JUST-IN-TIME: THE SOLUTION TO IMPROVE MANUFACTURING OPERATIONS
The search for a methodology to improve business production is not a consideration that has arisen recently. In the case of the manufacturing industry, the development of methods to increase productivity is constant, especially with the rise of a more global economy of markets. One of the countries that has presented some of the most contributions toon this topic is Japan. After its defeat in World War II, Japanese industry managed to recover quickly thanks to certain methods they implemented. However, in the 1970s it seemed that the post-war mode of production was running out of steam. For this reason, the Toyota company began to introduce some changes that led to the Just- in- Time system, whose success caused it to spread to the rest of the world.
What is Just-in-Time Manufacturing (JIT)?
Just-In-Time is a system for organizing factory production methods developed in Japan by Taiichi Ohno. This mode of organization was created for Toyota, one of the most important automobile manufacturers of our time. It has now spread outside of Japan and, become very popular in recent decades.
This methodology is intended to optimize the entire production process through the continuous elimination of waste such as that produced by transportation, storage and/or preparations. Its work philosophy is summed up in its name: whether for manufacturing or customer service, both raw materials and products arrive just in time.
At first, this system was only thought to only be tenable in Japan, since it was linked to the cultural, social and philosophical traditions of the country. However, its subsequent expansion showed that, although it represented a great change in the way of producing, the method could be adopted anywhere in the world.
Just- in-Time is an industrial production methodology that aims to eliminate all waste generated during the production process.
The basis of this methodology is perfectly summarized in one of its most classic definitions: ““Just-In-Time is based on having the elements that are needed, in the quantities that are needed, at the moment they are needed.”
In this way, both the necessary materials and the finished products must be available in the right place, at the right time and in the quantities required.
How does the just-in-time production method work?
Very briefly, this system is ultimately designed to deliver the materials to the factories and the products to the customers “Just- in- Time”. For this to be effective, only the necessary resources will be used, both in variety and quantity.
One of the impacts of implementing this methodology is a reduction in the need for storage. That being said, this also means that Just-In-Time requires an extraordinary amount of precise organization.
A good example is to look at Toyota: it receives the materials, assembles the cars and takes them off the production line within a single day. This thereby reduces management costs, reduces inventory review costs and minimizes potential losses that may occur in warehouses.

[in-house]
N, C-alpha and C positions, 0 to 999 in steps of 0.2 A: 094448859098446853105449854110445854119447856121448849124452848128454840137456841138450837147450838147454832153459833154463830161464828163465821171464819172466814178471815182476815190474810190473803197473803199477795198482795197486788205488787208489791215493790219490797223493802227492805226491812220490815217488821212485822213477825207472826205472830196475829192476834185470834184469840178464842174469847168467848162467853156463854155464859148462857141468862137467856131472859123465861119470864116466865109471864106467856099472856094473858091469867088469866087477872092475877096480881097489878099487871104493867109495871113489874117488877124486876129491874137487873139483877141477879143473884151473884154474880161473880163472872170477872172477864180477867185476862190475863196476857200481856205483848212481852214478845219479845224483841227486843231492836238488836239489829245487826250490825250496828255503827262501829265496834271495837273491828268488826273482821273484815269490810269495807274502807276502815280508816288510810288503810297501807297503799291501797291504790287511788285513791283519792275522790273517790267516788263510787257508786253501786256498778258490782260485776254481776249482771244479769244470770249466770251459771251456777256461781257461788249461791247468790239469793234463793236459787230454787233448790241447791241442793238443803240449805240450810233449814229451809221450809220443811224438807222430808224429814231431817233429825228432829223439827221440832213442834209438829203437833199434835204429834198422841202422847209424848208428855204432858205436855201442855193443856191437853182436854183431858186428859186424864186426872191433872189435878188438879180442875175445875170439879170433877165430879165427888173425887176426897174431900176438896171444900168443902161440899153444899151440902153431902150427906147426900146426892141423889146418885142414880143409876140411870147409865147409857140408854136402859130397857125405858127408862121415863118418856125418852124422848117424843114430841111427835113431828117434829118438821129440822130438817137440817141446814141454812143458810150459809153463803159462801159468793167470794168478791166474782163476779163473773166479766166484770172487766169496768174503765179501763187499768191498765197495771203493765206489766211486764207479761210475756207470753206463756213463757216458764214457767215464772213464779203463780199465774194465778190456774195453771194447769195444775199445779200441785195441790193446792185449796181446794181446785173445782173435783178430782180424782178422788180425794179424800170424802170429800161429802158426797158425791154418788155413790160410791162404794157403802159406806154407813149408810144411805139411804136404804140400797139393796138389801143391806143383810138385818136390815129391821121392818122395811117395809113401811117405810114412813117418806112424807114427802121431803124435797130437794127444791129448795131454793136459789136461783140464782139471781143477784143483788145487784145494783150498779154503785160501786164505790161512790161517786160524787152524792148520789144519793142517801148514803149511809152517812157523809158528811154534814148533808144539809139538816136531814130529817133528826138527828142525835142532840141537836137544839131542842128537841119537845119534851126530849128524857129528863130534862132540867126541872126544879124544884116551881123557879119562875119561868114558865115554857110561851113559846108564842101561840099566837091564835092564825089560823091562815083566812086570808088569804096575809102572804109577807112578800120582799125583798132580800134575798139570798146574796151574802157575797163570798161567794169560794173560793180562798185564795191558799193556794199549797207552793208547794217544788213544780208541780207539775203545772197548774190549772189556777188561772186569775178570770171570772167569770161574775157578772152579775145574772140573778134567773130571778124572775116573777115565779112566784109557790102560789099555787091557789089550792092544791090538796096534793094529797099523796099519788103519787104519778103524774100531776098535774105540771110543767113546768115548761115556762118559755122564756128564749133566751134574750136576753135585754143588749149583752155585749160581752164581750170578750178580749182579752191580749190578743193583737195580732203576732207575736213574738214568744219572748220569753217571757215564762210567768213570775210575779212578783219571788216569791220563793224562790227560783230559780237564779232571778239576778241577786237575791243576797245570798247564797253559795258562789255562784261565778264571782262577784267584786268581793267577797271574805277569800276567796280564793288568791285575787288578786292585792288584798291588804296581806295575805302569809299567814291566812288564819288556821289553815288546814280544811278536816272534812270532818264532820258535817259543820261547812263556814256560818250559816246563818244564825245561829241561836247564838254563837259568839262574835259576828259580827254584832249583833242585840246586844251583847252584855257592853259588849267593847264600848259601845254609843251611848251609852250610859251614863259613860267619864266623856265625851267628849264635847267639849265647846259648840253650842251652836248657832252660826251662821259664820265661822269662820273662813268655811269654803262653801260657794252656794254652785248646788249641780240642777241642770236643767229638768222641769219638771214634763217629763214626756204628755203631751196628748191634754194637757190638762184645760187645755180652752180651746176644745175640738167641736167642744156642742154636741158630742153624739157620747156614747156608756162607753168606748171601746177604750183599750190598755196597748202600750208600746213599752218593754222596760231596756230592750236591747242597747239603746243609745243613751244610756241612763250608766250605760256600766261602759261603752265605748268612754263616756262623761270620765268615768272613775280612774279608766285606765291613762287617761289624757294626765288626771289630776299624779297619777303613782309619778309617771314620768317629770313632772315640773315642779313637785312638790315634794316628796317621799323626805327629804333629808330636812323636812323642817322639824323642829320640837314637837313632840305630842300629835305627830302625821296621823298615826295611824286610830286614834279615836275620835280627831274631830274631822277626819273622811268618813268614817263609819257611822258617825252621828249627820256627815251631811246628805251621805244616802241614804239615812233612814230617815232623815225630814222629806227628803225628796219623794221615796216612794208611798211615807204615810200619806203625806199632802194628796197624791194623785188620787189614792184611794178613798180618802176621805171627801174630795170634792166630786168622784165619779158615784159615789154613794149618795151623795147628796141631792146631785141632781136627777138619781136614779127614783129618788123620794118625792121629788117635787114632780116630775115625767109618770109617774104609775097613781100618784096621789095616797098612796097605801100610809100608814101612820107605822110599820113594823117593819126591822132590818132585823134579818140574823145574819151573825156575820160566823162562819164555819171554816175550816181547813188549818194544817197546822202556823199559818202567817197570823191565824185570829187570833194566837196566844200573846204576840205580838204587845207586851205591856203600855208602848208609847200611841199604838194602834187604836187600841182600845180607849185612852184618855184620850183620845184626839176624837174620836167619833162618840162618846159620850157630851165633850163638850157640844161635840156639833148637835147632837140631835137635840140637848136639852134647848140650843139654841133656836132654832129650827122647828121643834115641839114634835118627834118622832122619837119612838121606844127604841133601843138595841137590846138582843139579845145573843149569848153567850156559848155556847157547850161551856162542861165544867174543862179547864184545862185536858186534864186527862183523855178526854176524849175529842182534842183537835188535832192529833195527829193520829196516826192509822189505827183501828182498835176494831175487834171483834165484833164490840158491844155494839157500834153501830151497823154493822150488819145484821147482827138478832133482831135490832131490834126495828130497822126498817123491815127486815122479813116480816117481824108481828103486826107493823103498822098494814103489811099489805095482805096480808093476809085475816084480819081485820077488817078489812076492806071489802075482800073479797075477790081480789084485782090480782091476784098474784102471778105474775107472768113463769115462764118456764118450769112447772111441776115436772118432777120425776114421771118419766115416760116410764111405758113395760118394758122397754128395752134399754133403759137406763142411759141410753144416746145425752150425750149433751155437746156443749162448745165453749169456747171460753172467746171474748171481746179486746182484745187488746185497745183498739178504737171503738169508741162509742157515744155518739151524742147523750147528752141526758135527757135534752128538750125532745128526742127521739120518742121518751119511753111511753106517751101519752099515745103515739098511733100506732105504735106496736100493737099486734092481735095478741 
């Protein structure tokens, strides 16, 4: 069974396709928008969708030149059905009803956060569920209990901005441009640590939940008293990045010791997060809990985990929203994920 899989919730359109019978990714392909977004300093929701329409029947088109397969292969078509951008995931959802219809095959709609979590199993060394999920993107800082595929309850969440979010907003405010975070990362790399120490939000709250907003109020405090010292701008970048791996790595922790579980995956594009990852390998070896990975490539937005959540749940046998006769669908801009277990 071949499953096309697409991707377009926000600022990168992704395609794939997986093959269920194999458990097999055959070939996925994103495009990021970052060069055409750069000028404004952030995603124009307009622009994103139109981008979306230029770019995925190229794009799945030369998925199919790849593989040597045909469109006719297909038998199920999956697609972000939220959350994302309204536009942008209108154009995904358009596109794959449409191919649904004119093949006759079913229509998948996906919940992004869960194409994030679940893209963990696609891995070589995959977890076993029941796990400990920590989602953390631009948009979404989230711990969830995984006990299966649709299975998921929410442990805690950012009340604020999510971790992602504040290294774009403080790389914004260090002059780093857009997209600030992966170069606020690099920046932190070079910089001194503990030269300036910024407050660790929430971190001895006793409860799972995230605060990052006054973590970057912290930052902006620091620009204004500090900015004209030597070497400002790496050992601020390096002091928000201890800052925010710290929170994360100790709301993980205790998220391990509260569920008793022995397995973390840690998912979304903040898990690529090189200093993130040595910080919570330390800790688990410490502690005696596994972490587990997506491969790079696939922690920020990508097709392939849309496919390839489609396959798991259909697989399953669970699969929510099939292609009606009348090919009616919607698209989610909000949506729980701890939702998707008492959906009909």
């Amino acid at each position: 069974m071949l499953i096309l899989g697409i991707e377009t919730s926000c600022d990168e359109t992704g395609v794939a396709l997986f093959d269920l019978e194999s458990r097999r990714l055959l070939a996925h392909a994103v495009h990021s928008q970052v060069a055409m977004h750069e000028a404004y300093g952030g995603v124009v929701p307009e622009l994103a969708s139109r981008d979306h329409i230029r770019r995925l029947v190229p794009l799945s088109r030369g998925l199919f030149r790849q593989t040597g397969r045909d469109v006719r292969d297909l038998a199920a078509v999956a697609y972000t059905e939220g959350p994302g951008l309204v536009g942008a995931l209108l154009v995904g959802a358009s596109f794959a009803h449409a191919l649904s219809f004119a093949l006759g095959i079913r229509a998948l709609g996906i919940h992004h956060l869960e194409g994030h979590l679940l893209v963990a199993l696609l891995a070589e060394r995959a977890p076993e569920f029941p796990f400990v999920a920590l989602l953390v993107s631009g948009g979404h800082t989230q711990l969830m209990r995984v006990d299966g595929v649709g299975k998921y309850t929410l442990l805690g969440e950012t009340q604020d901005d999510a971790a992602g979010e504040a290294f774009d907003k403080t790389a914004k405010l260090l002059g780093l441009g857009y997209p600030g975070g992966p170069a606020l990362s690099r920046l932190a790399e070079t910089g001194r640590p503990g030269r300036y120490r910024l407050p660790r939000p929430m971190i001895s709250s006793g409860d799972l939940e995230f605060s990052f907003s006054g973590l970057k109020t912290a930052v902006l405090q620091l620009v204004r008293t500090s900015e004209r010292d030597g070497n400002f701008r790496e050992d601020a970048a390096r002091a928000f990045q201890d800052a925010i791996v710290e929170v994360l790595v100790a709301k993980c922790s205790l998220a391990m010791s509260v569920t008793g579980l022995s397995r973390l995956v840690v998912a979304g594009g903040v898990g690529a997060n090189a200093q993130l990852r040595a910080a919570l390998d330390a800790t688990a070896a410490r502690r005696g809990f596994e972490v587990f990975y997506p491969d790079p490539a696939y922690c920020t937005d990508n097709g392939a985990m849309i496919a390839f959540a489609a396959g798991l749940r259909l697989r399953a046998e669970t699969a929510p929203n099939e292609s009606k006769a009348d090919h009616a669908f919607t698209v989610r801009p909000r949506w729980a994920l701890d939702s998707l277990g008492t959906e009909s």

The Just- in- Time method is based on a simple premise, but it requires the awareness and participation of the entire workforce. In short, it is about complying with the maxim that its name indicates: both the materials and the finished products must be prepared “just- in- time”. This implies that supplies have to arrive at the factory shortly before they are to be used and in the right quantity. Similarly, the product must be made when the customer requires it.
Main Characteristics of JIT
Among the most important characteristics of the Just- in- Time system, the following are the most crucial for successful implementation of the system. can be pointed out:
Cellular manufacturing: To simplify the processes, the first thing is to organize them in such a way that the material flows are simplified. In this way, a particular kind of distribution is usually preferred in which the machines are organized in a U-shape, in order to facilitate faster access by workers.
Multi-skilled workers: The training provided to workers must be incredibly comprehensive. The objective is that they can use any machinery in the factory, with which they will be able to attend to several different functions within the cell at the same time.
On the other hand, it is very common that these workers will also carry out other tasks, from the transport of materials to small repairs.
Pull Production: Unlike the so-called “Push” production systems, Just-in-Time prefers Pull systems. With the latter, production will not start until customers require it.
Elimination of waste: Any type of waste, of materials or time, translates into an increase in the cost of the product and a decrease in quality. One of the main objectives of the Just- iIn- Time method is to eliminate any form of waste. In addition, it aims to simplify the entire manufacturing process as much as possible, making it easier to detect and solve any problems that may appear.
Involve the staff: Another characteristic of this methodology is the effort to get the workers involved in the company. Likewise, it is essential that the relationship with the suppliers is very close.
Part of the strength of this system is that this cooperation extends to design engineers as well. In this way, the necessary changes in designs and improvements to save costs are much easier. The fact that the batches are smaller and the deliveries more frequent, facilitates communication with the suppliers and, therefore, the possibility of correcting any possible error in a much faster time. .
Seek simplicity: In many cases, the simplest approaches can lead to more effective management. It is considered that any system capable of identifying problems ends up being beneficial.
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